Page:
18. Your dinner sounds great -- I love chestnuts! Having done some shopping I've found that this year it's extraordinarily difficult to get chestnut flour here in SA, unlike last year where it seemed like every shop had some. The only source I can find in Australia is Cheznuts. They have products in stores in Melbourne, so that might be ideal for you. I was able to get some fresh chestnuts, so I'll try making a puree from them and dehydrating it a little to concentrate the flavour. I'll keep you posted.
  19. I'm planning on making a dish that will include chestnut-flavored fresh tagliatelle, but I'm unsure of the best way to make my tagliatelle taste of chestnuts. Being autumn here I can easily get both fresh chestnuts and fresh (i.e., not rancid) chestnut flour. My ideas were to make a purée from the fresh chestnuts and mix this into my regular pasta dough, or, to make a pasta dough substituting some chestnut flour for plain flour. Which would be the best way to get that chestnut flavor into my pasta, such that it still comes through after it has been cooked?
  20. doctortim

    Dinner! 2008

    Thank you, Liz I freeze a lot of homemade pastas (tortellini, fettucine, et al), but this is before they've been cooked. I've frozen fully cooked lasagnas before, with great success, but not with homemade, cooked lasagna sheets. Maybe someone here has and can give us their opinion/experience with it? On another note, what a beautiful chicken mole photo, above. ← I've made a lasagna with homemade pasta before and frozen the cooked leftovers without issue.
  21. doctortim

    Dinner! 2008

    Lisa, wow. I am so hungry now.
  22. In can be confusing. Here (Australia) I've never heard anyone ever talk about "broiling", but of course we do use broilers. The best I can make of the translation (USA terminology on the left, Australian on the right): Broil = Grill/oven-grill (as in, non-adjustable heat source above the food) Grill = Char-grill/barbecue/grill BBQ is a different beast. When we fire up the bbq to cook some sausages or kebabs Americans tend to fire up the grill. I was looking for a thread the other day to mourn what seems to be an Australian tradition of cooking meat to a dry crisp at weekend bbqs, but every bbq thread was about cooking ribs and the like. ← Why hello fellow Aussie! I believe that must be source of my confusion! I'm also from Australia (Sydney) and reading various cookbooks and whatnot, I always get frustrated trying to decide whether I should do the 'heat over food' or 'heat under food'. ...I think I may still be confused... ← For the most part, if asked by an American recipe to grill something I'll head to the bbq (or if I'm lazy, a charcoal-y cast iron griddle pan I have). It's a safe assumption, and usually it's made obvious by the context if this is not the case.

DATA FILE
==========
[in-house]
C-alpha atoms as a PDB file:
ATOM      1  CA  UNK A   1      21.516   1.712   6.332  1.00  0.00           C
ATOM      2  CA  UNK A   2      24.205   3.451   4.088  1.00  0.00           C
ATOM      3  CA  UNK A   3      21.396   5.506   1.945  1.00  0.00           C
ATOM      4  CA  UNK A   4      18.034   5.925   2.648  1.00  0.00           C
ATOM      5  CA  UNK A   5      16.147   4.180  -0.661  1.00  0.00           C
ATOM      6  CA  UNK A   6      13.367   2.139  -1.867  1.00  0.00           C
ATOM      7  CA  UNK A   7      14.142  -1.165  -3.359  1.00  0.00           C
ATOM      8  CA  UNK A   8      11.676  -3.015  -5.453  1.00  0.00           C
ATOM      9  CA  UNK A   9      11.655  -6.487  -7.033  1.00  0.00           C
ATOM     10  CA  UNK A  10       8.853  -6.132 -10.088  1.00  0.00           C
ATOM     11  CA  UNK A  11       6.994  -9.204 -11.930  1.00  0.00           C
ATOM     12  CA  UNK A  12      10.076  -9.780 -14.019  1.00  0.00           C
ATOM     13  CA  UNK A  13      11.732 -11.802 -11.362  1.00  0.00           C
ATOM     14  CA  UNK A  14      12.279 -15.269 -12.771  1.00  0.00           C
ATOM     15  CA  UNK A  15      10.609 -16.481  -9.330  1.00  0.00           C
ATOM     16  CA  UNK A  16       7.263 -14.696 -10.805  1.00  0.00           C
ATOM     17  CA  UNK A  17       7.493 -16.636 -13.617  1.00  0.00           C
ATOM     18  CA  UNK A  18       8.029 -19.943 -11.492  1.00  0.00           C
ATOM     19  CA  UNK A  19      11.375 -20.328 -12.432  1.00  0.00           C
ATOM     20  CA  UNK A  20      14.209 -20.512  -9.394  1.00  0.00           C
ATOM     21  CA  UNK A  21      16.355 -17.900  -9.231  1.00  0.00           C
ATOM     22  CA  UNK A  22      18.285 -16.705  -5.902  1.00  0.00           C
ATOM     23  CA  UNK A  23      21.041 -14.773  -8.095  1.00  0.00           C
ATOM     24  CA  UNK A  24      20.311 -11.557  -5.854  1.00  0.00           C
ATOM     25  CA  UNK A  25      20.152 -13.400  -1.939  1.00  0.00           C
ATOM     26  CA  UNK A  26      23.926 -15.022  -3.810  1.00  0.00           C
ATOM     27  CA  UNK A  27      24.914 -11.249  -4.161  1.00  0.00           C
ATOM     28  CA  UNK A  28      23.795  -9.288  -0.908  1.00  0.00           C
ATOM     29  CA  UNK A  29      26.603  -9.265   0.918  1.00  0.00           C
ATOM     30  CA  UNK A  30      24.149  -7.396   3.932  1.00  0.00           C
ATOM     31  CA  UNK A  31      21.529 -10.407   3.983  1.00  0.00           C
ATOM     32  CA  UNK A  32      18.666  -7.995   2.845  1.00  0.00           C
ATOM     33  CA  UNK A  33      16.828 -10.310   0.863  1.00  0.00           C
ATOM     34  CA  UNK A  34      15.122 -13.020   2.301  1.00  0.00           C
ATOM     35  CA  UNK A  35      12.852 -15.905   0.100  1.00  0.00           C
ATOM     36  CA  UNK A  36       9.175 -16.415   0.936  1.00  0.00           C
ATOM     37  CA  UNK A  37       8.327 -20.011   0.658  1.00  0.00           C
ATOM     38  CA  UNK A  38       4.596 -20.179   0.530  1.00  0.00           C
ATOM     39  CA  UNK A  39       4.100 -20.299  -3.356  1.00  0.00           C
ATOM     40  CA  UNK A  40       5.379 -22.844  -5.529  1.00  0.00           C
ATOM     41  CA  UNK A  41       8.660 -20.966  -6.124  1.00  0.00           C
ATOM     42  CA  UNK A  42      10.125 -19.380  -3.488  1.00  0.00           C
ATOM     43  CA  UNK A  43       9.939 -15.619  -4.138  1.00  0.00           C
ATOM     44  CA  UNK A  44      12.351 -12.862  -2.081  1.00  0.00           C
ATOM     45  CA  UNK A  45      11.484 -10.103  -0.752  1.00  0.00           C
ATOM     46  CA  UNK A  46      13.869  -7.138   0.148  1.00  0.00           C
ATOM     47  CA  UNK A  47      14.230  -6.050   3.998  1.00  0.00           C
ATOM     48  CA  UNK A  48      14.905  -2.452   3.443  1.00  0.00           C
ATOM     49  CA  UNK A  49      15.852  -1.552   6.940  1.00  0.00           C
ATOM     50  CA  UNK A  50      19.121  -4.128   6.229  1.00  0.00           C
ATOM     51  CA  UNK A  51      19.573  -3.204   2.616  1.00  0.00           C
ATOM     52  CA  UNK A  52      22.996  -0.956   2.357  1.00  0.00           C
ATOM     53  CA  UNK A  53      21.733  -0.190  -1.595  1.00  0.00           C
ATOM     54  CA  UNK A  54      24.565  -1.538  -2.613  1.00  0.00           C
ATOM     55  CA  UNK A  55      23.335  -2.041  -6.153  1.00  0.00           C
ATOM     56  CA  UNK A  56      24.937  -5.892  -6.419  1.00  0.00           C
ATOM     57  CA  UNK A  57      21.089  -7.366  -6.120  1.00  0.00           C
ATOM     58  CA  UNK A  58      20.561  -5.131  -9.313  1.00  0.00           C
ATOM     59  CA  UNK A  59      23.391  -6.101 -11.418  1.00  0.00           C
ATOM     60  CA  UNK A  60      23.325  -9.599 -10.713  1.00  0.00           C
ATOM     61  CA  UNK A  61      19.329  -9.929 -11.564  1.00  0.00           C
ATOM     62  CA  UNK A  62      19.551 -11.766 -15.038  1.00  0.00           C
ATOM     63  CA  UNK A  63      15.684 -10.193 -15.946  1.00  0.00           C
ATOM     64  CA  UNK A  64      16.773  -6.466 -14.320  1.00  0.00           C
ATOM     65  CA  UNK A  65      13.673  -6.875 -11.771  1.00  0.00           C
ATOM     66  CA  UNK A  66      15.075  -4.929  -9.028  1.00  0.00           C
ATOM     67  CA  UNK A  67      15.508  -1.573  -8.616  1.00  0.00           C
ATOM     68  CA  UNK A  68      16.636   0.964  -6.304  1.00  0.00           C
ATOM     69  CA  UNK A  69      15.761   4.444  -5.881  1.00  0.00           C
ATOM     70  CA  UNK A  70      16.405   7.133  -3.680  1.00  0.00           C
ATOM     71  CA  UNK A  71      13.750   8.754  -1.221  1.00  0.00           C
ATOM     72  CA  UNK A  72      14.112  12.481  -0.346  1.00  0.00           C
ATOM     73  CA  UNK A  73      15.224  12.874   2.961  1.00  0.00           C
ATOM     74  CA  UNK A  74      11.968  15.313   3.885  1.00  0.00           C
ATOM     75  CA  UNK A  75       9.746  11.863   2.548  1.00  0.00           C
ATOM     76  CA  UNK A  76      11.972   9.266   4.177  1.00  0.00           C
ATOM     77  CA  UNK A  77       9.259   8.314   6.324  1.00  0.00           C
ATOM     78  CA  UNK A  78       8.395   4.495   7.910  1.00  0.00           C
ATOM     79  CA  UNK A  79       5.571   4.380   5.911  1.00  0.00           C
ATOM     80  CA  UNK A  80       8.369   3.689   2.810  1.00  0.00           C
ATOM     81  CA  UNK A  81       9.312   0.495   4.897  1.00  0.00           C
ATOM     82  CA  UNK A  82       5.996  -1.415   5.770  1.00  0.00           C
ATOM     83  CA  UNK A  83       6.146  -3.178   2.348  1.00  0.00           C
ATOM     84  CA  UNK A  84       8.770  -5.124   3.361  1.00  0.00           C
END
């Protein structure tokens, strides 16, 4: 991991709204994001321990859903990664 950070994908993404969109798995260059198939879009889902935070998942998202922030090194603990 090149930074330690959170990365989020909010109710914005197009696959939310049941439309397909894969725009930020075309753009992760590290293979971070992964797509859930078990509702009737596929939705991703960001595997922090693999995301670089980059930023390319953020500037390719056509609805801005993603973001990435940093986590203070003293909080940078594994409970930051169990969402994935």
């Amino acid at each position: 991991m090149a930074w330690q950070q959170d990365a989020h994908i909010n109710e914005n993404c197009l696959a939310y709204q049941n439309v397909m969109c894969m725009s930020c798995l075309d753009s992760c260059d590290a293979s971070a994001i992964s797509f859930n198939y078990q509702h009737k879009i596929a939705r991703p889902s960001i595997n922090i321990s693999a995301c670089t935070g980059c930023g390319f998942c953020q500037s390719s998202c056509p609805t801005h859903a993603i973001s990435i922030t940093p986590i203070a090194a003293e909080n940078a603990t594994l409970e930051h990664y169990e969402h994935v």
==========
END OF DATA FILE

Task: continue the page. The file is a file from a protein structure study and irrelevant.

23. I've been toying with a duck liver pasta idea, but I'm having some trouble finding duck livers. One butcher I trust can get frozen livers from his supplier, but only in 2kg lots. I have two questions: 1. Does freezing diminish the quality of duck liver for sauteeing? I can ask the butcher how long it has been frozen for. 2. Would I be putting my health at risk to thaw them in the fridge just enough to separate them to refreeze individually? Any input would be great.
  24. In can be confusing. Here (Australia) I've never heard anyone ever talk about "broiling", but of course we do use broilers. The best I can make of the translation (USA terminology on the left, Australian on the right): Broil = Grill/oven-grill (as in, non-adjustable heat source above the food) Grill = Char-grill/barbecue/grill BBQ is a different beast. When we fire up the bbq to cook some sausages or kebabs Americans tend to fire up the grill. I was looking for a thread the other day to mourn what seems to be an Australian tradition of cooking meat to a dry crisp at weekend bbqs, but every bbq thread was about cooking ribs and the like.
  25. Let me be the first to admit that I have absolutely no idea about most things Japanese, but I'm willing to learn! I'm asking this on behalf of my girlfriend, who will be off to Japan for a year in a couple of months. While this forum is excellent in describing where to buy non-Japanese ingredients she's keen to get a feel for what most Japanese people cook day-to-day. Kristin's threads on Japanese foods are really interesting, but I'm always uncertain where they fit into Japanese home cooking. She's more than happy to cook with whatever produce is ubiquitous in Japanese shops and make the kind of affordable weeknight meals that parents would prepare for their families. We were hoping to get a heads up on what kinds of ingredients are easy to come by and are found in most regular Japanese home kitchens? Sort of the Japanese equivalent to mince meat and tomatoes for spaghetti bolognese, or potatoes, milk and butter for sausages and mashed potatoes. Any ideas?